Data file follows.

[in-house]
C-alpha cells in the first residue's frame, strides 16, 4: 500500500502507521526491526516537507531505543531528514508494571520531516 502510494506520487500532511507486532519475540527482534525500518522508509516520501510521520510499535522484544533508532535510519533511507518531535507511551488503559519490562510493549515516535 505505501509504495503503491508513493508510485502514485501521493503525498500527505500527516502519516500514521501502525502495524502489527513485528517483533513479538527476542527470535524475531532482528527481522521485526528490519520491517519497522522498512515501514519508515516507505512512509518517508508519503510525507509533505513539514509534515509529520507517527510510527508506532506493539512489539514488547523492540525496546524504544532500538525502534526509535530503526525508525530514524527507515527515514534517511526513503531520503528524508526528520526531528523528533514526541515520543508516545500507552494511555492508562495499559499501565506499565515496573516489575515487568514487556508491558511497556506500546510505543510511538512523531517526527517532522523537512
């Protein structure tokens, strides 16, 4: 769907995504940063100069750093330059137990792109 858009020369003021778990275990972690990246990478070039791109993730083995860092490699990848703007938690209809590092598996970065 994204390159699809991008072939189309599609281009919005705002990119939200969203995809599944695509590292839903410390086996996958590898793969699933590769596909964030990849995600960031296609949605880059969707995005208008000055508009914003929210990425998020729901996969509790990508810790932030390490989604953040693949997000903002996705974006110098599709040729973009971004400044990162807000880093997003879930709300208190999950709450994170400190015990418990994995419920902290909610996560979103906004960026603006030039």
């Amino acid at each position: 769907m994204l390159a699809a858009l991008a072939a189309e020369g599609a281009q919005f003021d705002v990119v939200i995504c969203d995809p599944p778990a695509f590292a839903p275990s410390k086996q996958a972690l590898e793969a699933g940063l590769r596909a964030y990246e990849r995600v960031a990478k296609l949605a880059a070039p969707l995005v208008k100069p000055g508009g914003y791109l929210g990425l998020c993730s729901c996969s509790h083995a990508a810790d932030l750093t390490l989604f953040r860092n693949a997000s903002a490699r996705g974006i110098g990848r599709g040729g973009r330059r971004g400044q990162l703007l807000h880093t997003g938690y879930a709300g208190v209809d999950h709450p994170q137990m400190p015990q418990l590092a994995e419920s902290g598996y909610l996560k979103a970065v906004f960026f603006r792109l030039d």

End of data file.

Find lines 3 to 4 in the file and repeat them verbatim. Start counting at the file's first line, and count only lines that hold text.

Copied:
């Protein structure tokens, strides 16, 4: 769907995504940063100069750093330059137990792109 858009020369003021778990275990972690990246990478070039791109993730083995860092490699990848703007938690209809590092598996970065 994204390159699809991008072939189309599609281009919005705002990119939200969203995809599944695509590292839903410390086996996958590898793969699933590769596909964030990849995600960031296609949605880059969707995005208008000055508009914003929210990425998020729901996969509790990508810790932030390490989604953040693949997000903002996705974006110098599709040729973009971004400044990162807000880093997003879930709300208190999950709450994170400190015990418990994995419920902290909610996560979103906004960026603006030039």
């Amino acid at each position: 769907m994204l390159a699809a858009l991008a072939a189309e020369g599609a281009q919005f003021d705002v990119v939200i995504c969203d995809p599944p778990a695509f590292a839903p275990s410390k086996q996958a972690l590898e793969a699933g940063l590769r596909a964030y990246e990849r995600v960031a990478k296609l949605a880059a070039p969707l995005v208008k100069p000055g508009g914003y791109l929210g990425l998020c993730s729901c996969s509790h083995a990508a810790d932030l750093t390490l989604f953040r860092n693949a997000s903002a490699r996705g974006i110098g990848r599709g040729g973009r330059r971004g400044q990162l703007l807000h880093t997003g938690y879930a709300g208190v209809d999950h709450p994170q137990m400190p015990q418990l590092a994995e419920s902290g598996y909610l996560k979103a970065v906004f960026f603006r792109l030039d």